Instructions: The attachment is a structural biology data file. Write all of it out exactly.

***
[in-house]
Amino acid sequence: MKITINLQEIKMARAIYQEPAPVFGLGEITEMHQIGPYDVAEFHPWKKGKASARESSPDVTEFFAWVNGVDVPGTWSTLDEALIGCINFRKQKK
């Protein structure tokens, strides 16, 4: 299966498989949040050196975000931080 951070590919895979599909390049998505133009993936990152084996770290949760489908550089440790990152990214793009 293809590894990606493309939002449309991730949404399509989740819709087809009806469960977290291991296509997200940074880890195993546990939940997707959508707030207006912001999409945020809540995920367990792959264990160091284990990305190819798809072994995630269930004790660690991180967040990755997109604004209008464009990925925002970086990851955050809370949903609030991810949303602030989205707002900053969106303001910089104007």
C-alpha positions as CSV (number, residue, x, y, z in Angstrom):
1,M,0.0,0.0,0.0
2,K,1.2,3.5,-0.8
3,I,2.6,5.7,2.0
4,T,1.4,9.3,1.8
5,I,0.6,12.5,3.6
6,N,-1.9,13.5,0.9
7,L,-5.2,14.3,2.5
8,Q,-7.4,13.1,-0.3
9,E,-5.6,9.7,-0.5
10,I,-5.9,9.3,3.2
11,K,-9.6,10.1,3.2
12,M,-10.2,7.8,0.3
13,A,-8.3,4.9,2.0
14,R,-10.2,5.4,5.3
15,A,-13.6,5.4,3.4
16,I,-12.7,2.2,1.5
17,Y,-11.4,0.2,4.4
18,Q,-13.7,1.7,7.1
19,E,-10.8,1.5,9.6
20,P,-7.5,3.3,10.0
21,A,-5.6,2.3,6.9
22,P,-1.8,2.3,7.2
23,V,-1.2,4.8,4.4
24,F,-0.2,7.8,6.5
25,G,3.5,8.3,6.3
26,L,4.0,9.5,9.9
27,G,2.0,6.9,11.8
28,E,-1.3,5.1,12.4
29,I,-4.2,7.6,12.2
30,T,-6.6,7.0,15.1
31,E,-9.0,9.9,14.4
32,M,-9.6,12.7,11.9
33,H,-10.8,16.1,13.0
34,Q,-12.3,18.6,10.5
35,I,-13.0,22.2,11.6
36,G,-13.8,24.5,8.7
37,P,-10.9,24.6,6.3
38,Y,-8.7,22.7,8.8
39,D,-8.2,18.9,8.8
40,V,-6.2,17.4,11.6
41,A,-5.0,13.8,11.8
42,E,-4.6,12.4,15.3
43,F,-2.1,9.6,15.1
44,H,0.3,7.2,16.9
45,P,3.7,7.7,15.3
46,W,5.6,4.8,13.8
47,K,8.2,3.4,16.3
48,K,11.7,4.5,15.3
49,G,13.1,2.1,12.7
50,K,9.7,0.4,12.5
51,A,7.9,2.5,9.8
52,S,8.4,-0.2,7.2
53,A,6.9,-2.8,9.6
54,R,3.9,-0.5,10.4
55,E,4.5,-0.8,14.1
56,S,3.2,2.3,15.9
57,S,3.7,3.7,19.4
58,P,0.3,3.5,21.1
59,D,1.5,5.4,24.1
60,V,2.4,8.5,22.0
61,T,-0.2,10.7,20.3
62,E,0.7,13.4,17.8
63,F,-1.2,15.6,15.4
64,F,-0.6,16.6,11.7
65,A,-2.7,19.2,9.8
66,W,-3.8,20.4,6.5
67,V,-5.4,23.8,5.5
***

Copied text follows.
[in-house]
Amino acid sequence: MKITINLQEIKMARAIYQEPAPVFGLGEITEMHQIGPYDVAEFHPWKKGKASARESSPDVTEFFAWVNGVDVPGTWSTLDEALIGCINFRKQKK
């Protein structure tokens, strides 16, 4: 299966498989949040050196975000931080 951070590919895979599909390049998505133009993936990152084996770290949760489908550089440790990152990214793009 293809590894990606493309939002449309991730949404399509989740819709087809009806469960977290291991296509997200940074880890195993546990939940997707959508707030207006912001999409945020809540995920367990792959264990160091284990990305190819798809072994995630269930004790660690991180967040990755997109604004209008464009990925925002970086990851955050809370949903609030991810949303602030989205707002900053969106303001910089104007």
C-alpha positions as CSV (number, residue, x, y, z in Angstrom):
1,M,0.0,0.0,0.0
2,K,1.2,3.5,-0.8
3,I,2.6,5.7,2.0
4,T,1.4,9.3,1.8
5,I,0.6,12.5,3.6
6,N,-1.9,13.5,0.9
7,L,-5.2,14.3,2.5
8,Q,-7.4,13.1,-0.3
9,E,-5.6,9.7,-0.5
10,I,-5.9,9.3,3.2
11,K,-9.6,10.1,3.2
12,M,-10.2,7.8,0.3
13,A,-8.3,4.9,2.0
14,R,-10.2,5.4,5.3
15,A,-13.6,5.4,3.4
16,I,-12.7,2.2,1.5
17,Y,-11.4,0.2,4.4
18,Q,-13.7,1.7,7.1
19,E,-10.8,1.5,9.6
20,P,-7.5,3.3,10.0
21,A,-5.6,2.3,6.9
22,P,-1.8,2.3,7.2
23,V,-1.2,4.8,4.4
24,F,-0.2,7.8,6.5
25,G,3.5,8.3,6.3
26,L,4.0,9.5,9.9
27,G,2.0,6.9,11.8
28,E,-1.3,5.1,12.4
29,I,-4.2,7.6,12.2
30,T,-6.6,7.0,15.1
31,E,-9.0,9.9,14.4
32,M,-9.6,12.7,11.9
33,H,-10.8,16.1,13.0
34,Q,-12.3,18.6,10.5
35,I,-13.0,22.2,11.6
36,G,-13.8,24.5,8.7
37,P,-10.9,24.6,6.3
38,Y,-8.7,22.7,8.8
39,D,-8.2,18.9,8.8
40,V,-6.2,17.4,11.6
41,A,-5.0,13.8,11.8
42,E,-4.6,12.4,15.3
43,F,-2.1,9.6,15.1
44,H,0.3,7.2,16.9
45,P,3.7,7.7,15.3
46,W,5.6,4.8,13.8
47,K,8.2,3.4,16.3
48,K,11.7,4.5,15.3
49,G,13.1,2.1,12.7
50,K,9.7,0.4,12.5
51,A,7.9,2.5,9.8
52,S,8.4,-0.2,7.2
53,A,6.9,-2.8,9.6
54,R,3.9,-0.5,10.4
55,E,4.5,-0.8,14.1
56,S,3.2,2.3,15.9
57,S,3.7,3.7,19.4
58,P,0.3,3.5,21.1
59,D,1.5,5.4,24.1
60,V,2.4,8.5,22.0
61,T,-0.2,10.7,20.3
62,E,0.7,13.4,17.8
63,F,-1.2,15.6,15.4
64,F,-0.6,16.6,11.7
65,A,-2.7,19.2,9.8
66,W,-3.8,20.4,6.5
67,V,-5.4,23.8,5.5